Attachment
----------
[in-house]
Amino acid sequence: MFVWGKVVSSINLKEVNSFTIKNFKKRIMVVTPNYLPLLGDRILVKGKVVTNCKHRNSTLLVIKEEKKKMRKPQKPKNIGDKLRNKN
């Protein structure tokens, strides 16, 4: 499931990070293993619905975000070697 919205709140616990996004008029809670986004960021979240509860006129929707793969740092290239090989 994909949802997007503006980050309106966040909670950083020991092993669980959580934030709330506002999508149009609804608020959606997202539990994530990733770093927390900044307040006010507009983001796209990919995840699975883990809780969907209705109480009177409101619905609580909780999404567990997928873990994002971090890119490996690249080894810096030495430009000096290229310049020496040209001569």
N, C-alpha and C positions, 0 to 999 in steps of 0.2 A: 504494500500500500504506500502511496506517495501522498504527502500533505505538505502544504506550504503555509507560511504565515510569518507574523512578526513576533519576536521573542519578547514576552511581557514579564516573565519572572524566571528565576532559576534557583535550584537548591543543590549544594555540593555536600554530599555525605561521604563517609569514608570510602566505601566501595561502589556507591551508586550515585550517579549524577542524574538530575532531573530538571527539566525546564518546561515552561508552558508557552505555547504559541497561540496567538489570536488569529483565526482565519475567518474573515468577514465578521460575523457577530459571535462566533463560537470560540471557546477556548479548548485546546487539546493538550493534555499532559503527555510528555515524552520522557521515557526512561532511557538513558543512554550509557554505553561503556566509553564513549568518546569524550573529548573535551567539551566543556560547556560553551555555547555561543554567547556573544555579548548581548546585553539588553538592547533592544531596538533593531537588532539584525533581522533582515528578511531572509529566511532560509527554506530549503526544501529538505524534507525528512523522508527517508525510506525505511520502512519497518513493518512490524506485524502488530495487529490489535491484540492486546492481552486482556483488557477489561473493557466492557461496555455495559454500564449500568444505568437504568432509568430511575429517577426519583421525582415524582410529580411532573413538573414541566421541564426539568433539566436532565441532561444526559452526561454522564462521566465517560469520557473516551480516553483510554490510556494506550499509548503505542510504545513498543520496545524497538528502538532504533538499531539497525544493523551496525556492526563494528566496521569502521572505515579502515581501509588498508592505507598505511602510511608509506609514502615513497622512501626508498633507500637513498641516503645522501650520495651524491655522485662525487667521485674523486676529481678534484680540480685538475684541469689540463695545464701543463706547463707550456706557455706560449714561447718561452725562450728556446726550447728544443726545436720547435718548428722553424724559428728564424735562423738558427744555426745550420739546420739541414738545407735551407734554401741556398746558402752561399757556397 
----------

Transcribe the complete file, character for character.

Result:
[in-house]
Amino acid sequence: MFVWGKVVSSINLKEVNSFTIKNFKKRIMVVTPNYLPLLGDRILVKGKVVTNCKHRNSTLLVIKEEKKKMRKPQKPKNIGDKLRNKN
């Protein structure tokens, strides 16, 4: 499931990070293993619905975000070697 919205709140616990996004008029809670986004960021979240509860006129929707793969740092290239090989 994909949802997007503006980050309106966040909670950083020991092993669980959580934030709330506002999508149009609804608020959606997202539990994530990733770093927390900044307040006010507009983001796209990919995840699975883990809780969907209705109480009177409101619905609580909780999404567990997928873990994002971090890119490996690249080894810096030495430009000096290229310049020496040209001569």
N, C-alpha and C positions, 0 to 999 in steps of 0.2 A: 504494500500500500504506500502511496506517495501522498504527502500533505505538505502544504506550504503555509507560511504565515510569518507574523512578526513576533519576536521573542519578547514576552511581557514579564516573565519572572524566571528565576532559576534557583535550584537548591543543590549544594555540593555536600554530599555525605561521604563517609569514608570510602566505601566501595561502589556507591551508586550515585550517579549524577542524574538530575532531573530538571527539566525546564518546561515552561508552558508557552505555547504559541497561540496567538489570536488569529483565526482565519475567518474573515468577514465578521460575523457577530459571535462566533463560537470560540471557546477556548479548548485546546487539546493538550493534555499532559503527555510528555515524552520522557521515557526512561532511557538513558543512554550509557554505553561503556566509553564513549568518546569524550573529548573535551567539551566543556560547556560553551555555547555561543554567547556573544555579548548581548546585553539588553538592547533592544531596538533593531537588532539584525533581522533582515528578511531572509529566511532560509527554506530549503526544501529538505524534507525528512523522508527517508525510506525505511520502512519497518513493518512490524506485524502488530495487529490489535491484540492486546492481552486482556483488557477489561473493557466492557461496555455495559454500564449500568444505568437504568432509568430511575429517577426519583421525582415524582410529580411532573413538573414541566421541564426539568433539566436532565441532561444526559452526561454522564462521566465517560469520557473516551480516553483510554490510556494506550499509548503505542510504545513498543520496545524497538528502538532504533538499531539497525544493523551496525556492526563494528566496521569502521572505515579502515581501509588498508592505507598505511602510511608509506609514502615513497622512501626508498633507500637513498641516503645522501650520495651524491655522485662525487667521485674523486676529481678534484680540480685538475684541469689540463695545464701543463706547463707550456706557455706560449714561447718561452725562450728556446726550447728544443726545436720547435718548428722553424724559428728564424735562423738558427744555426745550420739546420739541414738545407735551407734554401741556398746558402752561399757556397 